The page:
Author: Donwerth-Chikamatsu, Annie
In the aftermath of a major earthquake, eleven-year-old Maya overcomes her own fear to help others at home and in northeast Japan, where a tsunami caused great damage. Includes author's note about the facts behind the story.
Kirkus Reviews (05/01/20)
Booklist (+) (05/15/20)
Full Text Reviews:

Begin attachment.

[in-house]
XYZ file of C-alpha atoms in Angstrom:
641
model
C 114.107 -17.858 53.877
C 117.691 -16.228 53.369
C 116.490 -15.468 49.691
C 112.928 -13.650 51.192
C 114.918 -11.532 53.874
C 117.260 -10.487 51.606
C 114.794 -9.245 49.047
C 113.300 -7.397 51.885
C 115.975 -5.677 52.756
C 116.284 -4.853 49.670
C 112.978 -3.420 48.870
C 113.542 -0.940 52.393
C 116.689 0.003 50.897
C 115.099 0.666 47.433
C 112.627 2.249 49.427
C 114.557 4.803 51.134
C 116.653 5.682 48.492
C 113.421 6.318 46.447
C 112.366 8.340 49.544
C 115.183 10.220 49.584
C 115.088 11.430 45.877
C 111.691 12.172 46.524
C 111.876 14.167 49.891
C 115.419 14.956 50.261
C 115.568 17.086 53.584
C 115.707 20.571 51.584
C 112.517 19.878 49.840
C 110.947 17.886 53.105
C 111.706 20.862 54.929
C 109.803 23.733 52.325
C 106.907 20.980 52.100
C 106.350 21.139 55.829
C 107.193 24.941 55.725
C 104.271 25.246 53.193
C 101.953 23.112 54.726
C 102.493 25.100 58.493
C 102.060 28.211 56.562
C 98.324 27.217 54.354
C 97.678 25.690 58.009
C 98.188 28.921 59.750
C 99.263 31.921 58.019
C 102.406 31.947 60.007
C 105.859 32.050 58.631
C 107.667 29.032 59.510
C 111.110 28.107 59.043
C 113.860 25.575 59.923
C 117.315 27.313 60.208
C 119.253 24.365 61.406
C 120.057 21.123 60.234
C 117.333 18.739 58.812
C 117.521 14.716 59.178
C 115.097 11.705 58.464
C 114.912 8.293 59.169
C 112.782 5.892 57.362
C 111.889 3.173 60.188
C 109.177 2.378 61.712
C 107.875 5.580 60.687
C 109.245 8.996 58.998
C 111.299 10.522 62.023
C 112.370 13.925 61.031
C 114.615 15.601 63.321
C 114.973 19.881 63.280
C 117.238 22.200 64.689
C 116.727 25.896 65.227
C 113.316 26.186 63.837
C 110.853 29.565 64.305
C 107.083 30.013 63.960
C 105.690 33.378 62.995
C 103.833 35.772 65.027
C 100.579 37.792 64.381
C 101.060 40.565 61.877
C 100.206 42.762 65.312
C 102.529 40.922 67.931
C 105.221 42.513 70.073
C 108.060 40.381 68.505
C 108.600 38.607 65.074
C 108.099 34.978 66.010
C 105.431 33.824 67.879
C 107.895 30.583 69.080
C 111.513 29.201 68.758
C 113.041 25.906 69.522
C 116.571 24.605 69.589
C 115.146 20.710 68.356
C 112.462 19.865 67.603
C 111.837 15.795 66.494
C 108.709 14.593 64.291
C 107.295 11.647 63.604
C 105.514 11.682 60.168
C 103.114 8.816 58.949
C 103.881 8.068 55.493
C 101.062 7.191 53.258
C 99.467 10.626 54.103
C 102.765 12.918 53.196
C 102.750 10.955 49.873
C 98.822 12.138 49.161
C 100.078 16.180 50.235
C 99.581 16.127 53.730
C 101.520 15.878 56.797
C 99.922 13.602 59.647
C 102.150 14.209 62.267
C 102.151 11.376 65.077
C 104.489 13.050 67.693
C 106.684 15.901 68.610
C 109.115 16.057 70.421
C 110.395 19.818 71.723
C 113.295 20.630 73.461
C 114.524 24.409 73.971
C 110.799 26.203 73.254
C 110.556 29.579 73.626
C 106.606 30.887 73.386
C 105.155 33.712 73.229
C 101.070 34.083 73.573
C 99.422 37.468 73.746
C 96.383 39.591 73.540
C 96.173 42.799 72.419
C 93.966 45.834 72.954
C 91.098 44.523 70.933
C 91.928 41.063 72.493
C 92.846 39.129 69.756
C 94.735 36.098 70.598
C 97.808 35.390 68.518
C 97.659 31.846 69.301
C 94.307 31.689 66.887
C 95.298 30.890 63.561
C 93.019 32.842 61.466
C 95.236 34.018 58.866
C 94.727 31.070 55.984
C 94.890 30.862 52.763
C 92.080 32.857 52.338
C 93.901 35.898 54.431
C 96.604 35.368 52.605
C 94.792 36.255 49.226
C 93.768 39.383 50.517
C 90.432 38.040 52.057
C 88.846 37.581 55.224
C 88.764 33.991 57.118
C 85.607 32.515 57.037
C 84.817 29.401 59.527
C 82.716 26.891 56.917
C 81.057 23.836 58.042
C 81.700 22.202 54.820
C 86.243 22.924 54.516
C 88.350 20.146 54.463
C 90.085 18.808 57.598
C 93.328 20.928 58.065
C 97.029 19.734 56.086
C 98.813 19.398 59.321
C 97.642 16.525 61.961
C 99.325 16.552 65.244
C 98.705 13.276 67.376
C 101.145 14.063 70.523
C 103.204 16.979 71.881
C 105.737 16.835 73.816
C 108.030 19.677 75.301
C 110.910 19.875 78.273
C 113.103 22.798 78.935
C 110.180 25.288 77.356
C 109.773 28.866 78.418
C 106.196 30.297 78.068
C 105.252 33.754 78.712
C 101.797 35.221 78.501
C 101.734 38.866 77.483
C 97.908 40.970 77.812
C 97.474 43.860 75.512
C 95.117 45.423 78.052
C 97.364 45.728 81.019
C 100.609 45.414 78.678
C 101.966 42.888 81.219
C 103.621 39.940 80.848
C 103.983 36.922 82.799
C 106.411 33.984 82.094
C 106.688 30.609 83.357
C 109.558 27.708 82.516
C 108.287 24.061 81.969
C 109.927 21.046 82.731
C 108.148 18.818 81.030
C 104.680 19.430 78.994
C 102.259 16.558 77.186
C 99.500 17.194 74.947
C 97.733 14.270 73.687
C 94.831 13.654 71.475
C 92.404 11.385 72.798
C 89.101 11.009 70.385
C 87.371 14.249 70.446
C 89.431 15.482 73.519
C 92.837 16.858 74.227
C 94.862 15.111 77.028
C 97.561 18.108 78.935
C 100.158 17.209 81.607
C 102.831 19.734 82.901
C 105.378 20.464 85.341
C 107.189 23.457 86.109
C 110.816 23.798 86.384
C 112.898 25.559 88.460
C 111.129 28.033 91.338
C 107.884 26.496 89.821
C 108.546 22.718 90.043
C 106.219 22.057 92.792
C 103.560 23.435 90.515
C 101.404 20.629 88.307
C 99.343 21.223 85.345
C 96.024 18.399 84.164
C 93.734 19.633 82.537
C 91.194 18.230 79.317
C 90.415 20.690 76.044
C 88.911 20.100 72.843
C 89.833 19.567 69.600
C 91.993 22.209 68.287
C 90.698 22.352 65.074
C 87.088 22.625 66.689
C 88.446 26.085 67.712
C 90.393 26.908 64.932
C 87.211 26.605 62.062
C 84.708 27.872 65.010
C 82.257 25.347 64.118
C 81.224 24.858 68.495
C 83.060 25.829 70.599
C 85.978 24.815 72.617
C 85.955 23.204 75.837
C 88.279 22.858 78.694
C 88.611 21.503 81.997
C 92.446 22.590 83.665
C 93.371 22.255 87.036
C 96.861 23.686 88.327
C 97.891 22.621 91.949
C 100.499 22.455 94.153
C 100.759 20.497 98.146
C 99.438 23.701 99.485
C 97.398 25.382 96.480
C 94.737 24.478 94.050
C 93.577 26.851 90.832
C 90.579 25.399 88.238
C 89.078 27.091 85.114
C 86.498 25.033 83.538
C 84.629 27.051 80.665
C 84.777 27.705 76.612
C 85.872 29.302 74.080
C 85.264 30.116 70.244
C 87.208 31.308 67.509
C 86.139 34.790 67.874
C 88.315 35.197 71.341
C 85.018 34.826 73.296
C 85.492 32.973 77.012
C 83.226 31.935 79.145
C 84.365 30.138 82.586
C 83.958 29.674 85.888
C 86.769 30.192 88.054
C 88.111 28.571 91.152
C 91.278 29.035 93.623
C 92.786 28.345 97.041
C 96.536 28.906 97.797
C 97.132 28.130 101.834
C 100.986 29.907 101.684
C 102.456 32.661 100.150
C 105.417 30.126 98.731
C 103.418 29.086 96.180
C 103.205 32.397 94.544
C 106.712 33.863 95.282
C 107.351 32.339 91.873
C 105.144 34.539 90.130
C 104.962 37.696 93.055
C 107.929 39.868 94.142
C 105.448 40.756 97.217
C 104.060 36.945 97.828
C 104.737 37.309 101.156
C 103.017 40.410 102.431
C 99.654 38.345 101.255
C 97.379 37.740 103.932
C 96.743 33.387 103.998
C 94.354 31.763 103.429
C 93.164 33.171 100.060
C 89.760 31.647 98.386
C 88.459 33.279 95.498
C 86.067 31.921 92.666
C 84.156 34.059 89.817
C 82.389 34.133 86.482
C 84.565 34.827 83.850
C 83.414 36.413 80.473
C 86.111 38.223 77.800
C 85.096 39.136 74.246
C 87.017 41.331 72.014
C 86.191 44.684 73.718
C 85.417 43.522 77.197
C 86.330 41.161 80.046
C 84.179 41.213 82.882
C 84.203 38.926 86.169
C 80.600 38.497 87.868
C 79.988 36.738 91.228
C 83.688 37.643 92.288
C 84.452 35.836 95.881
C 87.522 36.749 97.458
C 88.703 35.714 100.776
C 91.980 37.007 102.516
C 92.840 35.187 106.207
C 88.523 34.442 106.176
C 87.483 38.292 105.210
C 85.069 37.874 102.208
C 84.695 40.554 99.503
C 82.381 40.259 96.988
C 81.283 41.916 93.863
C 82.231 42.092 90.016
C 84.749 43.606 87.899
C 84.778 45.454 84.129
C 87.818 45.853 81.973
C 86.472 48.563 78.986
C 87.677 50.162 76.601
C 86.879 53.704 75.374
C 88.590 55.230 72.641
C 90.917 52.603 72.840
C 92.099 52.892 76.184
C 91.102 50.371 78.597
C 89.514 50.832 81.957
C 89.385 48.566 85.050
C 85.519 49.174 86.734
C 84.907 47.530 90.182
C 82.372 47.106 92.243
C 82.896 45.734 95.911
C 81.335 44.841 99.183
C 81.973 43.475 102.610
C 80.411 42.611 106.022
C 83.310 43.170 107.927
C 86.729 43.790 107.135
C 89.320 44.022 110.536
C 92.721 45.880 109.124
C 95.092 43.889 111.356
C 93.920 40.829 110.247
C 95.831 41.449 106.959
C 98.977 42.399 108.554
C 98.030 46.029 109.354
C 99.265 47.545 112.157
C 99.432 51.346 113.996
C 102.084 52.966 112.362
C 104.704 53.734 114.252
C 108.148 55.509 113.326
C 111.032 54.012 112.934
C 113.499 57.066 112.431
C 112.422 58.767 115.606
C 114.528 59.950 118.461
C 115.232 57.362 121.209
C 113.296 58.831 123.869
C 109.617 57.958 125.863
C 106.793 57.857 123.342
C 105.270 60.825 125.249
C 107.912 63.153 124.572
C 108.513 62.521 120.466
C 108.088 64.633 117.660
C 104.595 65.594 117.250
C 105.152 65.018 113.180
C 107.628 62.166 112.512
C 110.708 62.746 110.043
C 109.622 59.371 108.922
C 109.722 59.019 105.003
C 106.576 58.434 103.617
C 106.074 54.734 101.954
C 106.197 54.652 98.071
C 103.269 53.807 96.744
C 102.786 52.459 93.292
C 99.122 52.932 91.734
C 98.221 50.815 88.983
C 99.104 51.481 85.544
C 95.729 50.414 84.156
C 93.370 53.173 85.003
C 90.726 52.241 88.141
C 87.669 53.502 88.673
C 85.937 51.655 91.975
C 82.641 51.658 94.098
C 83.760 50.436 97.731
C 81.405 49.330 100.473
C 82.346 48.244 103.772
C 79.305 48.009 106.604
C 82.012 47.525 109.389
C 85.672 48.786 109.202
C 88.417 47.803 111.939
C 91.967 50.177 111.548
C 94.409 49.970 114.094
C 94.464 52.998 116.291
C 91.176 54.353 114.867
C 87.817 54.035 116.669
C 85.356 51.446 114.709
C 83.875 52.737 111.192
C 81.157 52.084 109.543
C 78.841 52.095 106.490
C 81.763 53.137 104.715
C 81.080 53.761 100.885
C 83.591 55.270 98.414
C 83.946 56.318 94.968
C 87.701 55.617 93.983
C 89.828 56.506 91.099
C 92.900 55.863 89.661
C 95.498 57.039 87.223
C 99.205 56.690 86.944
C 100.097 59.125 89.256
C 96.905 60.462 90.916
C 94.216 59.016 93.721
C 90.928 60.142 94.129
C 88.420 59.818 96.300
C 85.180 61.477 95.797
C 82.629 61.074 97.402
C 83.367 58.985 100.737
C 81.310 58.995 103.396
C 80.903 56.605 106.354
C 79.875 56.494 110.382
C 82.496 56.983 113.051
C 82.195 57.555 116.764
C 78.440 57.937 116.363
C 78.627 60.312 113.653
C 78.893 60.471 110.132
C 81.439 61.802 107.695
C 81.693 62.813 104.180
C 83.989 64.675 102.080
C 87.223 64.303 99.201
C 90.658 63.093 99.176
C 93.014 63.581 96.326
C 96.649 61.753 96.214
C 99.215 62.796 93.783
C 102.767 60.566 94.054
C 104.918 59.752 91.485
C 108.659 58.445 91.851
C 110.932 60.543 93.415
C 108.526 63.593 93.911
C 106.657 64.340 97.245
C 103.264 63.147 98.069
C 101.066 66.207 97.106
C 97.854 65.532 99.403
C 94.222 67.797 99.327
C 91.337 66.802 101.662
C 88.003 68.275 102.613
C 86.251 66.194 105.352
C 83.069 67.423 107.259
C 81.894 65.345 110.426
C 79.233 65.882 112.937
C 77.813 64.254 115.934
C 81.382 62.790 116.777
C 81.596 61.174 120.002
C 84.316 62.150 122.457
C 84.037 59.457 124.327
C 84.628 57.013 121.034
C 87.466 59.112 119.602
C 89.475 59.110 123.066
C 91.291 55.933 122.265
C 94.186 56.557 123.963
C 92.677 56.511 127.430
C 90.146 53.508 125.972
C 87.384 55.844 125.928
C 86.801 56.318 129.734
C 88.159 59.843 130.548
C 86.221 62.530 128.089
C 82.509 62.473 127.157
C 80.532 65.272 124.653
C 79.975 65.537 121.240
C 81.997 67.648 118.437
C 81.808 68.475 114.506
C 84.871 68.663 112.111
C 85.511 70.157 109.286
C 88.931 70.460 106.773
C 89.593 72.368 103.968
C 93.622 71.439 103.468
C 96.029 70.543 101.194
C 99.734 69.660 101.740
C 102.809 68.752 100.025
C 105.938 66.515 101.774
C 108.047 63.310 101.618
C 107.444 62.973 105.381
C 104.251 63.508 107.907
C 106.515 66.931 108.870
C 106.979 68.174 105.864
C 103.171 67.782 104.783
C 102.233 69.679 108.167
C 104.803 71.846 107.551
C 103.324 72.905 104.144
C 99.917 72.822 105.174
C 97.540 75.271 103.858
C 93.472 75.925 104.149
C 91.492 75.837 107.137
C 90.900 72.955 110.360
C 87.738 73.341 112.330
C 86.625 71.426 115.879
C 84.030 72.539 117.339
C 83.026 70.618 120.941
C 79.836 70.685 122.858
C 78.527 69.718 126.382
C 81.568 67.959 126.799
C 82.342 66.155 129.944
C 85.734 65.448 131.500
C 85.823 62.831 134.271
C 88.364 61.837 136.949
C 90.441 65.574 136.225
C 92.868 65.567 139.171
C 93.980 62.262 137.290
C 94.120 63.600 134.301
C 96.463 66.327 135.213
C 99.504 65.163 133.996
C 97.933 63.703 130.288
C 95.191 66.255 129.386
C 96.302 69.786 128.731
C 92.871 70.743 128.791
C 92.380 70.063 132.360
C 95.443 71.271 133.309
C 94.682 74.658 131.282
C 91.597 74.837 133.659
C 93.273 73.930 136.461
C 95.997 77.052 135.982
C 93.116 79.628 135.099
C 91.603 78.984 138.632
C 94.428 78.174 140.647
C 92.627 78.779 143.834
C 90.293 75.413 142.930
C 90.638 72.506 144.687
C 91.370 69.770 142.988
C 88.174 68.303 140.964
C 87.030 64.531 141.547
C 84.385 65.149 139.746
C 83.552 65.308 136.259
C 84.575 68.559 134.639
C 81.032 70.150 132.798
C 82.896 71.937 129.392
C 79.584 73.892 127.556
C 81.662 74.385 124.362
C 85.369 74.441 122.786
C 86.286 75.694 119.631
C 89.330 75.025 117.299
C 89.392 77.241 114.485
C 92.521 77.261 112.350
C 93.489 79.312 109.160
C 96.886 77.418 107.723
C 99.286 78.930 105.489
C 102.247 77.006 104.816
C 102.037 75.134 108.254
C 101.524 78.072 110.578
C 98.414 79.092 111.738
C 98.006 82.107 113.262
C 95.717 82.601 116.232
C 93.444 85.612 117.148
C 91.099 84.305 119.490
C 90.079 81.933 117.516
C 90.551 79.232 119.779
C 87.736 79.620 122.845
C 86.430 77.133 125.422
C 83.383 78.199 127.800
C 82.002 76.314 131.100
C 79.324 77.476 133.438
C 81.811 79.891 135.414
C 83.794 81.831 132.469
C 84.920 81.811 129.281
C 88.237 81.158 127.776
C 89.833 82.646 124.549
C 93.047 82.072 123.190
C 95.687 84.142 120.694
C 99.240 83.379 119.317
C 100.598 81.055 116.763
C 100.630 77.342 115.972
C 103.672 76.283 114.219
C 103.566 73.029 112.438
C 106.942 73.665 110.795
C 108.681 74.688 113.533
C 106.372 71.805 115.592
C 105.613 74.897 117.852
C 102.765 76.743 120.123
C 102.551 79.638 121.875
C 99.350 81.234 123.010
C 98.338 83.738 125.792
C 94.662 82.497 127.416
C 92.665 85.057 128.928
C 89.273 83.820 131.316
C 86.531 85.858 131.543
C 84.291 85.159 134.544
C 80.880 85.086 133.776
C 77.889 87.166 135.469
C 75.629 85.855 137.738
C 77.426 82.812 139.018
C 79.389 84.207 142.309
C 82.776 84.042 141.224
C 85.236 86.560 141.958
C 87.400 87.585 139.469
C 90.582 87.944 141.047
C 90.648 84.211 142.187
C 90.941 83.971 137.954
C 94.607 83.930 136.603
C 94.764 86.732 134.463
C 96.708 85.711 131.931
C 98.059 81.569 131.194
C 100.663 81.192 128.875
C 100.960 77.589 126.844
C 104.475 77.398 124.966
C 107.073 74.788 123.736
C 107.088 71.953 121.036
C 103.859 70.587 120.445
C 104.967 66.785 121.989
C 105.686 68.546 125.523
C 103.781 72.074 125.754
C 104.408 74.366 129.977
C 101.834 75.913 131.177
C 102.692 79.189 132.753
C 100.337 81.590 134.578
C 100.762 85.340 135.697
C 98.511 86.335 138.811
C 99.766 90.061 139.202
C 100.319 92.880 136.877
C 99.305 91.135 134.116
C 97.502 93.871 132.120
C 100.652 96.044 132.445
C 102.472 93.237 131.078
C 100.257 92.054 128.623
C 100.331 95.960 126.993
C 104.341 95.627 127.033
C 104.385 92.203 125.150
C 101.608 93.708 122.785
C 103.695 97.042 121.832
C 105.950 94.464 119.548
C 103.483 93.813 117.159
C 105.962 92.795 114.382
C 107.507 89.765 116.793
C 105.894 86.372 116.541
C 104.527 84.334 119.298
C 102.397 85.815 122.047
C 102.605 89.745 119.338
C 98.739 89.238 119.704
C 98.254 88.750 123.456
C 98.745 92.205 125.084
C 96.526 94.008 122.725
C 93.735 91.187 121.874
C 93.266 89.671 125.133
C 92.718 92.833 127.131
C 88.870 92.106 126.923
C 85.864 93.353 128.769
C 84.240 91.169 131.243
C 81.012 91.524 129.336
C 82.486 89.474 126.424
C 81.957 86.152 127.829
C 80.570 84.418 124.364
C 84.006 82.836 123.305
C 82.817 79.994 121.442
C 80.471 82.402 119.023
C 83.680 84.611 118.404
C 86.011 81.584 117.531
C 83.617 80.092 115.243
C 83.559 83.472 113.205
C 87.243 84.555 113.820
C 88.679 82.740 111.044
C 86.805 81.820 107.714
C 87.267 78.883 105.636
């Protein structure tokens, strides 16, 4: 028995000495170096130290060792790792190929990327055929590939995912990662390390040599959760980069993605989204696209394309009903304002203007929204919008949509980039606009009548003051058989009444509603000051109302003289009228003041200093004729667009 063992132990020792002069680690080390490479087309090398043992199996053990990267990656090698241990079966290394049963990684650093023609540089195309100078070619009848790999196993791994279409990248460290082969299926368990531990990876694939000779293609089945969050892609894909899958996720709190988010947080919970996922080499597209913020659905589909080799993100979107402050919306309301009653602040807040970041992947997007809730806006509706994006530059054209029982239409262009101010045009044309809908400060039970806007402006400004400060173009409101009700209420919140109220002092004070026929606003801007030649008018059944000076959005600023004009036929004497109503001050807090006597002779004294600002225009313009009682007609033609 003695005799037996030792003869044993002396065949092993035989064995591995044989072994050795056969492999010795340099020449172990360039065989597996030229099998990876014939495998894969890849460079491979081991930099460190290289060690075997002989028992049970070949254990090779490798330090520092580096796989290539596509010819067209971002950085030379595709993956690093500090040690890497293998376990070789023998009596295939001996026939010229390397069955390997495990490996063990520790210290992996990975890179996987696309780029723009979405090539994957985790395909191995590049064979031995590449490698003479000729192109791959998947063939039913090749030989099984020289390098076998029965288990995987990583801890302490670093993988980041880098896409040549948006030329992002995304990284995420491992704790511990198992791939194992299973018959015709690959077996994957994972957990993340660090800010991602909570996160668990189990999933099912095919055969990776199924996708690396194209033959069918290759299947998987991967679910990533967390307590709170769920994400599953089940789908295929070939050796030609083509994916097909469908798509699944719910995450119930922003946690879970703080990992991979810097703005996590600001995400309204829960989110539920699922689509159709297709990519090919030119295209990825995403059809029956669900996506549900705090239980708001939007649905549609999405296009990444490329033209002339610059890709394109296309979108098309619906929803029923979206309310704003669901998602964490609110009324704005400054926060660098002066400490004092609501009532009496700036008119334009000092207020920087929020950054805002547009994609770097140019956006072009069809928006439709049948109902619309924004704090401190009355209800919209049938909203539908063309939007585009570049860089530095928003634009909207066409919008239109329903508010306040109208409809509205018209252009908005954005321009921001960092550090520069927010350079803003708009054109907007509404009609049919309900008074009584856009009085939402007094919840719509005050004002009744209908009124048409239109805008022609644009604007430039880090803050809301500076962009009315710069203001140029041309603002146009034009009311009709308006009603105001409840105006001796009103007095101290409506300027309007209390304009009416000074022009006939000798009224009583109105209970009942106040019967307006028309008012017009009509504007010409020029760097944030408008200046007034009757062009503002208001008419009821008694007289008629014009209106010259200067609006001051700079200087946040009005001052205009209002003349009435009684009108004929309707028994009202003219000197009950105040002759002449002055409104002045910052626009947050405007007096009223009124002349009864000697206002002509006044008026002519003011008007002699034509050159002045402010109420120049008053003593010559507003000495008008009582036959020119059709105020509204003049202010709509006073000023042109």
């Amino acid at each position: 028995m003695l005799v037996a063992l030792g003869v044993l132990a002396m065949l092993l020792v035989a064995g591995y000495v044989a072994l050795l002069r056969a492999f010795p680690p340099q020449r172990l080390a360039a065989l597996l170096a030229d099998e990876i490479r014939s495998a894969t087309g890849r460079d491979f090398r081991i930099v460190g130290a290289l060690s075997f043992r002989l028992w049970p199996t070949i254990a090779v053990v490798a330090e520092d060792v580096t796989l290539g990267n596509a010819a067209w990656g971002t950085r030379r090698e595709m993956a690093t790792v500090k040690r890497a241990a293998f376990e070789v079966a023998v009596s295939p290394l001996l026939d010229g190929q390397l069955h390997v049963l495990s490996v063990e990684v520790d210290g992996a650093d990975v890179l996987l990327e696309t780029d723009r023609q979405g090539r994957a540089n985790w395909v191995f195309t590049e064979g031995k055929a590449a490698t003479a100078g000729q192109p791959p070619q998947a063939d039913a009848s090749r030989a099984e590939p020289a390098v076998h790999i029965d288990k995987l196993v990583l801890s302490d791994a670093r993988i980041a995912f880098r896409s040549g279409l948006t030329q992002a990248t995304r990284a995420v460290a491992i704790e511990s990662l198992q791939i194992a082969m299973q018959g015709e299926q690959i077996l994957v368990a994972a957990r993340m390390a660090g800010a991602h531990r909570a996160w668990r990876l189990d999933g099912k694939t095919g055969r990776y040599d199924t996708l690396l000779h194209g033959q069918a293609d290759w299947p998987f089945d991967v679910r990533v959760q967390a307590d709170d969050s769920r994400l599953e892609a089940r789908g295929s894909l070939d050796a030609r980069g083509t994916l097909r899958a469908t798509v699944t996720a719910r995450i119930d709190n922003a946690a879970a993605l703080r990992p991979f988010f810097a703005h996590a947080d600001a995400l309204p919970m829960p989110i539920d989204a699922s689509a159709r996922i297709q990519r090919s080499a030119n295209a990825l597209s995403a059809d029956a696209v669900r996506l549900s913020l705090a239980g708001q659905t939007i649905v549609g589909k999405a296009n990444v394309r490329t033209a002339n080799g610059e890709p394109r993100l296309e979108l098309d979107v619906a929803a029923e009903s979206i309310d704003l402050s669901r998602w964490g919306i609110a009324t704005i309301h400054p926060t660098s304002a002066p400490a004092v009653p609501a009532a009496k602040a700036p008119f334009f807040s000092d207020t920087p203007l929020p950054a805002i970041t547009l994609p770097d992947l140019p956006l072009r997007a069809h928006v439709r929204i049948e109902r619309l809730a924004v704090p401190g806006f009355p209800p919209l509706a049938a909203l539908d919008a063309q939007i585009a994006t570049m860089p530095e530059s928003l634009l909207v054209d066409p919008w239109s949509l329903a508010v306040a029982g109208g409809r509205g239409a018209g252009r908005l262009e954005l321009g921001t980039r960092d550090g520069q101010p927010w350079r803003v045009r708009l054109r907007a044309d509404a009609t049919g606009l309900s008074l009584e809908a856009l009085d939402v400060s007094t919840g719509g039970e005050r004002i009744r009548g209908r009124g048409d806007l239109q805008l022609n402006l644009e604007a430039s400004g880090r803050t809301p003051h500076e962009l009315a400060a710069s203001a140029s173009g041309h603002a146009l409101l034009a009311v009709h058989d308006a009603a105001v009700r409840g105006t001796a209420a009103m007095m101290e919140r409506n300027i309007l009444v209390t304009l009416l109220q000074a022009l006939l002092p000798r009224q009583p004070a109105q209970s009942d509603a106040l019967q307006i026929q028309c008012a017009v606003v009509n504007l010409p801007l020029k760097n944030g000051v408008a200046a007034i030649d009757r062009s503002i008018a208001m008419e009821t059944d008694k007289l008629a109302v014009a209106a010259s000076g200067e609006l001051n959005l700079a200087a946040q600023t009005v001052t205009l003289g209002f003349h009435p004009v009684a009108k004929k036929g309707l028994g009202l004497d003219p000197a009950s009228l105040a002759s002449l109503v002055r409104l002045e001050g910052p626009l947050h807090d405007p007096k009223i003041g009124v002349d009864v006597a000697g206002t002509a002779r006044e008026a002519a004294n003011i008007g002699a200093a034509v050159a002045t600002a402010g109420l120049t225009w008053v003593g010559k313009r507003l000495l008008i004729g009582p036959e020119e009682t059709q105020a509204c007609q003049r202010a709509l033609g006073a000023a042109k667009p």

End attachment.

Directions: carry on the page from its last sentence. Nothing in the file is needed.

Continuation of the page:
Booklist - 05/15/2020 *Starred Review* Eleven-year-old Maya is a happy, confident, binational only child living near Tokyo with her Japanese father, grandmother, and great-grandfather and her American mother. Then the March 2011 earthquake and tsunami devastate northern Japan. Maya and her family are safe, but she changes overnight into a fearful child, constantly worried about those affected by the disaster, and wondering what will become of her own family when the predicted Big One (earthquake) hits Tokyo. Donwerth-Chikamatsu's novel in verse uses numerous graphics to excellent effect: military time entries in red next to Maya's stream-of-consciousness narrative establish her anxiety and racing thoughts, wavy fonts mimic the rolling of the earth, illustrative placement of different-sized text and punctuation marks turn text into pictures, and a sparingly used background of concentric circles calls to mind the ripple effects of the disaster and its effects on Maya. With the loving support of her family, the affection of a stray cat that adopts the family, and her own practice of folding 1,000 paper cranes, Maya regains her equilibrium and gradually finds ways to conquer her fear and anxiety in her actions to help others, in a moving yet believable conclusion. An essential read, especially for anxious tweens in these uncertain times, with a message of hope and community. - Copyright 2020 Booklist.